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M.D. Twa, S. Parthasarathy, C. Roberts, A. Mahmoud, M.A. Bullimore; Automated Decision Tree Classification of Keratoconus From Videokeratography . Invest. Ophthalmol. Vis. Sci. 2005;46(13):1082.
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© ARVO (1962-2015); The Authors (2016-present)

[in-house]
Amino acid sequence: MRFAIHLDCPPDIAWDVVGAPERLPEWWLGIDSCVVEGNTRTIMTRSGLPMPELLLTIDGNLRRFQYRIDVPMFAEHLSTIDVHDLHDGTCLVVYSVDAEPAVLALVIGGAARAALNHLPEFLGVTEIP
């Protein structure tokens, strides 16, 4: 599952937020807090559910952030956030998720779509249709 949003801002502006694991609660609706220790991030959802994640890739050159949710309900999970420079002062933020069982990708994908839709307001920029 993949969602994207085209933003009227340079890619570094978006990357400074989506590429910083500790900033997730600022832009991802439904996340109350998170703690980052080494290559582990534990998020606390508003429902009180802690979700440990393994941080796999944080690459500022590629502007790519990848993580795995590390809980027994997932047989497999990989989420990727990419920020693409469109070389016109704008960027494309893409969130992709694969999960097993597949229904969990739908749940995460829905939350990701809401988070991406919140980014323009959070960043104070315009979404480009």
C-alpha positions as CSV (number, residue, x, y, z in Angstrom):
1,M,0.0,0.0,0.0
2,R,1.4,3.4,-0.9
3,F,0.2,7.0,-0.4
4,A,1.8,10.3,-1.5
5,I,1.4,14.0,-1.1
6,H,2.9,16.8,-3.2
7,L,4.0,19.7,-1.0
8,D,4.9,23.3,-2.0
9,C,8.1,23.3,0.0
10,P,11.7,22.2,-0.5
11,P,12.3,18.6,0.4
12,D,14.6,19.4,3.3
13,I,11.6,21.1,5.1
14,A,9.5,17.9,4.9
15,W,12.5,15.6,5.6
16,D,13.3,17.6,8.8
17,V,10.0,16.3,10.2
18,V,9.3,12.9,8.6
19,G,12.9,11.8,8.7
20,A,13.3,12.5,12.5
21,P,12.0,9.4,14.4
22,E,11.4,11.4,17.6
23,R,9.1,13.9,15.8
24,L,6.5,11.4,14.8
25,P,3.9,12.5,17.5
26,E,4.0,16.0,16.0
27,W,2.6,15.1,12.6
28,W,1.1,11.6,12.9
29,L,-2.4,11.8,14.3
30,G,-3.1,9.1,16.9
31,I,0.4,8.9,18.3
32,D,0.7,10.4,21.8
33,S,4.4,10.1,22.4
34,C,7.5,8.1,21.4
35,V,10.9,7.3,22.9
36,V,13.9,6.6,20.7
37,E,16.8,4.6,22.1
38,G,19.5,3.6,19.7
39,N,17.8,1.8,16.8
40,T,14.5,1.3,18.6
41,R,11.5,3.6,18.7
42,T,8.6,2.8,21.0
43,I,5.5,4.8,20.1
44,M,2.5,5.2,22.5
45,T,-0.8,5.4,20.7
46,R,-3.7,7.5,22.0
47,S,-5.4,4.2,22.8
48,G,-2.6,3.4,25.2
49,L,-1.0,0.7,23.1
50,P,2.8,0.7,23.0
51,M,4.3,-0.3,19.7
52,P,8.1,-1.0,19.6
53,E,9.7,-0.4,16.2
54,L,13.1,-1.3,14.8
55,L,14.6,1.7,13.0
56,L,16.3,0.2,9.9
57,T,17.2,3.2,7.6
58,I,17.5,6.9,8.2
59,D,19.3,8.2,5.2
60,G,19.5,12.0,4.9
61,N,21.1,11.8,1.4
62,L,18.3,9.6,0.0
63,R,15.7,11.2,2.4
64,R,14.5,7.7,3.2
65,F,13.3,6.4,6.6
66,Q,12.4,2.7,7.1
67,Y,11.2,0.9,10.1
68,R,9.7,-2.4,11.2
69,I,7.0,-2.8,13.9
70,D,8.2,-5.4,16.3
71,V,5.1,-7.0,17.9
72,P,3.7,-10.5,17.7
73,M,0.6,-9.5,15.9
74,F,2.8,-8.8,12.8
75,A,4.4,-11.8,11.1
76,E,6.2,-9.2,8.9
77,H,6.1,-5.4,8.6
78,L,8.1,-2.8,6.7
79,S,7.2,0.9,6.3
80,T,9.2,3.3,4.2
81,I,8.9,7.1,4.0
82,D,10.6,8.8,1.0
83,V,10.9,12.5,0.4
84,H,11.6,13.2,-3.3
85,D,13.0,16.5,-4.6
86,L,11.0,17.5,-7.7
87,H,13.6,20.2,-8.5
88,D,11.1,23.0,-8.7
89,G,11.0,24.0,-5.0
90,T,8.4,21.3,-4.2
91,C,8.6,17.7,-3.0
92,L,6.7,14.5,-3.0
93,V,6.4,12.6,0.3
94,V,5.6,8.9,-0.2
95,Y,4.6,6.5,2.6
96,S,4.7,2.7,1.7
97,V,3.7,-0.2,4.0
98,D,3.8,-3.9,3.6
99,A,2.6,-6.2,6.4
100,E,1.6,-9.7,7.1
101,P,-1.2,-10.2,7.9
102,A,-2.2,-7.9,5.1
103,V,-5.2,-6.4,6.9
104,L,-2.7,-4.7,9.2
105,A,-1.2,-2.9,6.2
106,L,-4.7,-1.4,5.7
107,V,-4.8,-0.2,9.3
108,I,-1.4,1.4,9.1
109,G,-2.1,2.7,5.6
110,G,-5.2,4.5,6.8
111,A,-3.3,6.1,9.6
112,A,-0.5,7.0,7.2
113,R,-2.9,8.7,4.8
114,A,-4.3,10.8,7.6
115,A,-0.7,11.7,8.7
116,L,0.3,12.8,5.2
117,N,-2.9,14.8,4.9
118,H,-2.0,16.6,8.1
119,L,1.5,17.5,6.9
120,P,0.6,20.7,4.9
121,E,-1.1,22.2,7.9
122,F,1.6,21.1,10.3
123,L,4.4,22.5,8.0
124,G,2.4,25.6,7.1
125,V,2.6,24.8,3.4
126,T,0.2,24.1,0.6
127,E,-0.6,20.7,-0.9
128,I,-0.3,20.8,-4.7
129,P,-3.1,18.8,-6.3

Purpose: We describe an application of automated decision tree induction––a quantitative classification method of machine learning––to facilitate pattern classification of videokeratography data by quantitative analysis of corneal surface features and compare this approach with established classification methods. We also compare hold–out and cross validation methods of model error estimation. Methods: We fit a 7 mm diameter area of corneal surface data with a 7th order Zernike polynomial for 132 normal eyes and 112 eyes diagnosed with keratoconus. We then induced a decision tree classifier using the C4.5 algorithm. Model prediction error for the decision tree based classifier was estimated by both ten–fold cross validation and hold–out methods. Using the decision tree classifier as the gold standard, we compared the area under the Receiver Operator Characteristic (ROC) curve to five other classification indices: Rabinowitz McDonnell index (RM), Schwiegerling's Z3 index (Z3), Keratoconus Prediction Index (KPI), KISA%, and Cone Location and Magnitude Index (CLMI). Results: Model prediction error estimates based on ten–fold cross validaion were significantly less than error estimates by the hold–out method (P = .003). The decision tree based classifier had significantly greater area underneath the ROC curve (0.93) than other classification methods except CLMI (0.89; P = 0.30) and Z3 (0.89; P = 0.19), KPI (0.76; P < .0001) , RM (0.72; P < .0001) , KISA% (0.61; P < .0001). Only 5 of 36 Zernike polynomial coefficients–– C(3,–1), C(0,0), C(3,3), C(2,–2), C(6,–6)–– were needed to distinguish between normal and keratoconus eyes using our decision tree classification method with an accuracy of 93%, sensitivity of 90% and specificity of 96%. Conclusions: Our automated decision tree induction method of corneal shape classification from Zernike polynomials is an accurate quantitative approach that is interpretable and can be generated from any instrument platform capable of elevation data output. Cross validation methods are a desirable method of model error estimation. This generic method of pattern classification is extendable to other classification problems.
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